- Tucatinib works by
- Tucatinib action
- Tucatinib uses
- Tucatinib other uses for
- Tucatinib missed dose
- Tucatinib tablet
- Tucatinib names
Why is this medication prescribed?
Tucatinib is used with trastuzumab (Herceptin) and capecitabine (Xeloda) to treat a certain type of hormone receptor–positive breast cancer that has spread to other parts of the body and cannot be treated with surgery in adults who have already been treated with at least one other chemotherapy medication. Tucatinib is in a class of medications called kinase inhibitors. It works by blocking the action of the abnormal protein that signals cancer cells to multiply. This helps stop or slow the spread of cancer cells.
Other uses for this medicine
This medication may be prescribed for other uses; ask your doctor or pharmacist for more information.
What should I do if I forget a dose?
Skip the missed dose and continue your regular dosing schedule. Do not take a double dose to make up for a missed one.
What should I know about storage and disposal of this medication?
Keep this medication in the container it came in, tightly closed, and out of reach of children. Store it at room temperature and away from excess heat and moisture not in the bathroom. Do not remove the desiccant (drying agent) from the bottle. Properly dispose of any unused tablets 3 months after opening the bottle.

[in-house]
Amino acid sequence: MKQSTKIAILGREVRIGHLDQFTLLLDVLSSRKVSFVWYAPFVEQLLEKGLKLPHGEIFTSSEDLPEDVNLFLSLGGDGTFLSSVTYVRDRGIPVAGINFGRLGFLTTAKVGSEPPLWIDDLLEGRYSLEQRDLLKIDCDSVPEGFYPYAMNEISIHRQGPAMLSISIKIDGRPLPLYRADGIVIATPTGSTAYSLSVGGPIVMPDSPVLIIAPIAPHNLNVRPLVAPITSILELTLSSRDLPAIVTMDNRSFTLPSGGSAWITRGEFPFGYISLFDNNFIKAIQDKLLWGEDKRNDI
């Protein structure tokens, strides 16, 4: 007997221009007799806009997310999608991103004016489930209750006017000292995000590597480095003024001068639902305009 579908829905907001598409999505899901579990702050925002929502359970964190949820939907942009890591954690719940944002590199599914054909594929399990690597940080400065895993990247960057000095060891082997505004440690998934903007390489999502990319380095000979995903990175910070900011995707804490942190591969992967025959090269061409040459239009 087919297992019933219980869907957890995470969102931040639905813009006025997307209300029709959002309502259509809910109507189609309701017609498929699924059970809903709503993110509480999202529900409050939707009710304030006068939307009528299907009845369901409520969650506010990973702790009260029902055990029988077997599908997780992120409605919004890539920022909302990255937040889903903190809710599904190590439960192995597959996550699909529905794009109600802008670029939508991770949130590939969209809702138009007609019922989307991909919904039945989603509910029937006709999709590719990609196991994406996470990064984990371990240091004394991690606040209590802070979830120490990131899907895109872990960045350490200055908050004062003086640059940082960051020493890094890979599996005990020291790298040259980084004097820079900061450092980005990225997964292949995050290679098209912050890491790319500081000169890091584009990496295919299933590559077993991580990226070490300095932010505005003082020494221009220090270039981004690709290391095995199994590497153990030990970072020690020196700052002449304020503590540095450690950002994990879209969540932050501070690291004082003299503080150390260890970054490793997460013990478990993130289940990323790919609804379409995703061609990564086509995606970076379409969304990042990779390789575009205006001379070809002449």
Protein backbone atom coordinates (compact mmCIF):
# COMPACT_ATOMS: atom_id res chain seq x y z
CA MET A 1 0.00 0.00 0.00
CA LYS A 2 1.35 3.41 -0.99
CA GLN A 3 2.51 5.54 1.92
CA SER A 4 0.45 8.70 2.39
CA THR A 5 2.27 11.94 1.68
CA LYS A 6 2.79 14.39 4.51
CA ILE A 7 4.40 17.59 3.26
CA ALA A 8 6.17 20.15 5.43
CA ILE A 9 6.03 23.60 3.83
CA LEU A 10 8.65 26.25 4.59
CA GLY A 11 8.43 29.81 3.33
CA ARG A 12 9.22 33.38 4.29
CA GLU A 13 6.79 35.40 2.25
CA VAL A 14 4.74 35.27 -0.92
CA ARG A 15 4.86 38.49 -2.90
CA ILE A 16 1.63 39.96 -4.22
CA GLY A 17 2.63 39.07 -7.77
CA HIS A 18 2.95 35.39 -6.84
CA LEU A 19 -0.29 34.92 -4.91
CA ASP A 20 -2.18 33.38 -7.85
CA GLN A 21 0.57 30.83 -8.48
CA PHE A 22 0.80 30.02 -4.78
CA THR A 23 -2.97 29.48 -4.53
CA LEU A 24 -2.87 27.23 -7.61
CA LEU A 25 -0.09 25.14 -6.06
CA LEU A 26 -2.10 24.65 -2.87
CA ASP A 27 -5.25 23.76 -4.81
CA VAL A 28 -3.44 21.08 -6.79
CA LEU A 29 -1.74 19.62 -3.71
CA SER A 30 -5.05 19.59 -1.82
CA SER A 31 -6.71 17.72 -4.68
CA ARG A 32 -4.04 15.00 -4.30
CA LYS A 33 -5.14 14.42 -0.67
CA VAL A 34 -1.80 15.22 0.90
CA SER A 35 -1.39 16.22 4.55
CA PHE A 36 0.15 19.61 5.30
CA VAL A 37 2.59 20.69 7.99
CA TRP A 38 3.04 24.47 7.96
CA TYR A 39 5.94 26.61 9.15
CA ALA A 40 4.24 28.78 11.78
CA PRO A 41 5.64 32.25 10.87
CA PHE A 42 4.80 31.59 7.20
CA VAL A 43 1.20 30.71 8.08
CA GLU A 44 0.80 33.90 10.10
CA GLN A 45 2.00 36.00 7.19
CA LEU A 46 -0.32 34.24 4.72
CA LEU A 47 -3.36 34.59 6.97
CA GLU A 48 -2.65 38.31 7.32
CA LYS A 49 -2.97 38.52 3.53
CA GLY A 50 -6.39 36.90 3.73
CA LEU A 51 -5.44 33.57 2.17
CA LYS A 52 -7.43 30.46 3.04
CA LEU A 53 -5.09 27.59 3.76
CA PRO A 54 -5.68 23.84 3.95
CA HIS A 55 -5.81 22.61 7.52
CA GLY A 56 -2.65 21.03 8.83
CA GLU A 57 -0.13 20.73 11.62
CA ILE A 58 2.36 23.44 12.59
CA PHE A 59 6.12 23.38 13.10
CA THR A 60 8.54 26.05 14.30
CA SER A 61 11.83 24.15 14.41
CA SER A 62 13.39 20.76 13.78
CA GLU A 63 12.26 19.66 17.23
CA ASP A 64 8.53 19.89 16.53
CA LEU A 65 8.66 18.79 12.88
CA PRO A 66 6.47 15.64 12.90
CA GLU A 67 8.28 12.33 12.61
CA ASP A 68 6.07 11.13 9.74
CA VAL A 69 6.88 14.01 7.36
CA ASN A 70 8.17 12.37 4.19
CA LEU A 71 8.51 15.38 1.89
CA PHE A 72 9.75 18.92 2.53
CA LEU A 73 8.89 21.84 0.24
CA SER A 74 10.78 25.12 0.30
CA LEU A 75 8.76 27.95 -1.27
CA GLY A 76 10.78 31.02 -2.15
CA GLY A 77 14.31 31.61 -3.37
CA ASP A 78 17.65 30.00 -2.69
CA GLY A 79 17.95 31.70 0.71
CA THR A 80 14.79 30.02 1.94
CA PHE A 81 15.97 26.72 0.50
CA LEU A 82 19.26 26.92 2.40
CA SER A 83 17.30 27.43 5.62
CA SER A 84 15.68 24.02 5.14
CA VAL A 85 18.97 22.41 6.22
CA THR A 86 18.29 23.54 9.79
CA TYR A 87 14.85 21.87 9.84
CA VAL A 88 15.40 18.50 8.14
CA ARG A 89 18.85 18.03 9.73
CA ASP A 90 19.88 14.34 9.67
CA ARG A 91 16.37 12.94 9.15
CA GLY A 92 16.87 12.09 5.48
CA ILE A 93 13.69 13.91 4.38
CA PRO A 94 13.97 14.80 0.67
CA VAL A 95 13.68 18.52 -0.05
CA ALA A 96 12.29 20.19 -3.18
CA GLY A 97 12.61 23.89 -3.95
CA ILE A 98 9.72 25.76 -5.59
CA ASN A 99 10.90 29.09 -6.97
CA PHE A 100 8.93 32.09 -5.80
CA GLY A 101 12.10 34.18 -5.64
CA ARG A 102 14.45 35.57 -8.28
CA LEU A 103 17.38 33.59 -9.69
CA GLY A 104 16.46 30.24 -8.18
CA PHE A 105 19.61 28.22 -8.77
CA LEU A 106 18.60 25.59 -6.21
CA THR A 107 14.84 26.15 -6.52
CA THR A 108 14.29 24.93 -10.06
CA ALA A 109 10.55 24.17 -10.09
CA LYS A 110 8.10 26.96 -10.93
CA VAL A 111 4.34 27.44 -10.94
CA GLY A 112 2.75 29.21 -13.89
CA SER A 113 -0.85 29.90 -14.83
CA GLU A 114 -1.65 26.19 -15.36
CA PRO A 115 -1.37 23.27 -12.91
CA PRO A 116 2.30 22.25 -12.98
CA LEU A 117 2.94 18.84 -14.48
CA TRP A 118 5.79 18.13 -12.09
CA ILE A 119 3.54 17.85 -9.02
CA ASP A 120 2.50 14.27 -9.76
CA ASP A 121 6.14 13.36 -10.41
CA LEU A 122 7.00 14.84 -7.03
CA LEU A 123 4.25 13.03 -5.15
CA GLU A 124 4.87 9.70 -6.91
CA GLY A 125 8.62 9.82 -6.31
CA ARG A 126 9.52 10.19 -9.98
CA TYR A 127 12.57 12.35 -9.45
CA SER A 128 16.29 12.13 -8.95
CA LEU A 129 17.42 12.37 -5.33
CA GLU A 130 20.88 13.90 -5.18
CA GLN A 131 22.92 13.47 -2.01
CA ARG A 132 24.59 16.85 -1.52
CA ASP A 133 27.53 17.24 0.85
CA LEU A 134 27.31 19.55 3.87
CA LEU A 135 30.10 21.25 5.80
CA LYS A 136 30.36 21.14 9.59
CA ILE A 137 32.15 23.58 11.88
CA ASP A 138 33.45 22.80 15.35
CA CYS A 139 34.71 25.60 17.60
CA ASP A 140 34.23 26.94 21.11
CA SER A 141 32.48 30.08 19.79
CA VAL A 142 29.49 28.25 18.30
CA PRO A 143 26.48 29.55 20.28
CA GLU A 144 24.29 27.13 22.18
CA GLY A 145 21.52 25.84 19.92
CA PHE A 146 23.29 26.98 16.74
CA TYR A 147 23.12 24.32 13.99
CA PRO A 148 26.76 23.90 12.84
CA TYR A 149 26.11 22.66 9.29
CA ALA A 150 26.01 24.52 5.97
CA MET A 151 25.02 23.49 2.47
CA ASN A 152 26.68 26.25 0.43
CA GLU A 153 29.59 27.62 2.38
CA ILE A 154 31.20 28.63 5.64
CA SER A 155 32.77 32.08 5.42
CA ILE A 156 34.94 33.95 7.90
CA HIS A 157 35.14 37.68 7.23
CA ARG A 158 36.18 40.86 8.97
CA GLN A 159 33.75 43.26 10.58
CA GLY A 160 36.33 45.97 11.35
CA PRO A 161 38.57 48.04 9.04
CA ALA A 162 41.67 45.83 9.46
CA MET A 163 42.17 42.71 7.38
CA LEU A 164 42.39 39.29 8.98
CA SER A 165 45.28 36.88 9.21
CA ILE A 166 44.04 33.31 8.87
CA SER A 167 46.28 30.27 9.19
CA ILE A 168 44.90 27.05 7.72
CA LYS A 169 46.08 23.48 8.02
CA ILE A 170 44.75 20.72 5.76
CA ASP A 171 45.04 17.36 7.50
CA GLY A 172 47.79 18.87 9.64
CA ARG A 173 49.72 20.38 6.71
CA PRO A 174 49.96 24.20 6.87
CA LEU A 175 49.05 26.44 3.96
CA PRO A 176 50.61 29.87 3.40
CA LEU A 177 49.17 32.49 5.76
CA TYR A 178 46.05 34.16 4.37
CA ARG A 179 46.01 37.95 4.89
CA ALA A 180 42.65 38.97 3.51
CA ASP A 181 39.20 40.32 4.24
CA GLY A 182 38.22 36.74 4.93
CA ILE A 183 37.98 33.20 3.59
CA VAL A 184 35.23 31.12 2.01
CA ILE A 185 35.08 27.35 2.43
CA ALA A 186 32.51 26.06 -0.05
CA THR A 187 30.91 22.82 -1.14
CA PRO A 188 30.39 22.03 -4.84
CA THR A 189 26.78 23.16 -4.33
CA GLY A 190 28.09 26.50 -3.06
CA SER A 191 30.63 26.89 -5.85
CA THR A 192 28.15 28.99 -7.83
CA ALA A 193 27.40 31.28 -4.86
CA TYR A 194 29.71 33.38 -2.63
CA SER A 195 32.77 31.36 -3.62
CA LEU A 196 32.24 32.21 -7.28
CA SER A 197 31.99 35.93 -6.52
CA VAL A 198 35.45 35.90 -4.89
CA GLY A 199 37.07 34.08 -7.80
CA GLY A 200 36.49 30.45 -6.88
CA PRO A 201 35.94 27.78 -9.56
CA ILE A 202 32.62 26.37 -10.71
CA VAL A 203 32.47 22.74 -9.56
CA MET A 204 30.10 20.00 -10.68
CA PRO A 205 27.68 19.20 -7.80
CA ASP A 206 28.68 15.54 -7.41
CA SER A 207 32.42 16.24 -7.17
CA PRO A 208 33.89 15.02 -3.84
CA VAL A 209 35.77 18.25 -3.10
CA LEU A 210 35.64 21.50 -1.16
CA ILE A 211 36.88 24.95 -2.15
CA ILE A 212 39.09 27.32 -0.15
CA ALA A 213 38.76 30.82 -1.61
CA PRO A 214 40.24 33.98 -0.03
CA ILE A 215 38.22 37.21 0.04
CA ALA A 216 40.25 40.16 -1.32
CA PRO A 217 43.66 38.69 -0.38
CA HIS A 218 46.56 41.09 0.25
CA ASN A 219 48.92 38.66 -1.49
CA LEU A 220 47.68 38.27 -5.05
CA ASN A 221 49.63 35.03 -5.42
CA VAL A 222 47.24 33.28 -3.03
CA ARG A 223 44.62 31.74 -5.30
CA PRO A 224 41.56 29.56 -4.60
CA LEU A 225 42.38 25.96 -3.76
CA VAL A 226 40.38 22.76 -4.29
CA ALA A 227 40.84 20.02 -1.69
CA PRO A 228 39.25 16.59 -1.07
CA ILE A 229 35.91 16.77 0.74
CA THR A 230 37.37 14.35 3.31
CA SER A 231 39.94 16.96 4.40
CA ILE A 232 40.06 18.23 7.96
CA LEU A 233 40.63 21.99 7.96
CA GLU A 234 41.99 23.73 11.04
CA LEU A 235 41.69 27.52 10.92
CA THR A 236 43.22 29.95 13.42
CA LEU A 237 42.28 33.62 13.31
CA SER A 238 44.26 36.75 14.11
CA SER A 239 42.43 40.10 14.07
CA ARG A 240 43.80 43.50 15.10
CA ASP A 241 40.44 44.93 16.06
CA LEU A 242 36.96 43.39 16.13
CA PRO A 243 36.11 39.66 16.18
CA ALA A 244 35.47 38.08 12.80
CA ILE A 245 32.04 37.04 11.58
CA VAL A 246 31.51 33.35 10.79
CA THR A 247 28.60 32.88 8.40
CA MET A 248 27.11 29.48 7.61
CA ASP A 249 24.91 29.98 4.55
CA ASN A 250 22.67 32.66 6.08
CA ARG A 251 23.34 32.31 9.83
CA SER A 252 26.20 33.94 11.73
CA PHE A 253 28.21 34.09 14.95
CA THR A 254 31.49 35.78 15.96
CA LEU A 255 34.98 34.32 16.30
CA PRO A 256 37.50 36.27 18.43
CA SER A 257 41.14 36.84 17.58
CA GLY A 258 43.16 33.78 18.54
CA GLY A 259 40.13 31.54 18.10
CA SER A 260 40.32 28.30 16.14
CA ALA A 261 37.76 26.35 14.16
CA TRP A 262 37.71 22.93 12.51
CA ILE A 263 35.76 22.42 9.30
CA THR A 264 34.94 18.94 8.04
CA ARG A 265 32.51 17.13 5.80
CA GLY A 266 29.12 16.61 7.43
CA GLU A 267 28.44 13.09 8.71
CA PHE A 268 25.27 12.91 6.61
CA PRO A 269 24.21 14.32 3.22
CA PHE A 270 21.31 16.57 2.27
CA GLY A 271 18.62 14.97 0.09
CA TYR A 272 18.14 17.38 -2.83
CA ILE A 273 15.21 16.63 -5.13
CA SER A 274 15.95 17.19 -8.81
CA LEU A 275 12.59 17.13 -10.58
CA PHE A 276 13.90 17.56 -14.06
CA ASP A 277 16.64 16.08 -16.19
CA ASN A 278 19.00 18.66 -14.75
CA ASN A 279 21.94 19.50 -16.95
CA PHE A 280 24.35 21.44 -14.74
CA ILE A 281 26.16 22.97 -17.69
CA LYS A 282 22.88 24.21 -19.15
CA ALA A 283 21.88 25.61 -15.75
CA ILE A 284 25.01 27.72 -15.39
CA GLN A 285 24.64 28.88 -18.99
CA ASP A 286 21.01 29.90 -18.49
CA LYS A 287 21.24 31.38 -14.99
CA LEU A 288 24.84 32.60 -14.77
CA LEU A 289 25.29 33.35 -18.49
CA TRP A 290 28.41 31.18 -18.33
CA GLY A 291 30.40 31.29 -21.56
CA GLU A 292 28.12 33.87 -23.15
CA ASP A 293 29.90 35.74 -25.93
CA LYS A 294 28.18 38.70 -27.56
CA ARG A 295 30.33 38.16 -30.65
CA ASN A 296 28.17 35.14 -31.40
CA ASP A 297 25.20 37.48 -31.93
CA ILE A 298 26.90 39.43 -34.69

It is important to keep all medication out of sight and reach of children as many containers (such as weekly pill minders and those for eye drops, creams, patches, and inhalers) are not child-resistant and young children can open them easily. To protect young children from poisoning, always lock safety caps and immediately place the medication in a safe location – one that is up and away and out of their sight and reach. http://www.upandaway.org
Unneeded medications should be disposed of in special ways to ensure that pets, children, and other people cannot consume them. However, you should not flush this medication down the toilet. Instead, the best way to dispose of your medication is through a medicine take-back program. Talk to your pharmacist or contact your local garbage/recycling department to learn about take-back programs in your community. See the FDA's Safe Disposal of Medicines website (http://goo.gl/c4Rm4p) for more information if you do not have access to a take-back program.
In case of emergency/overdose
In case of overdose, call the poison control helpline at 1-800-222-1222. Information is also available online at https://www.poisonhelp.org/help. If the victim has collapsed, had a seizure, has trouble breathing, or can't be awakened, immediately call emergency services at 911.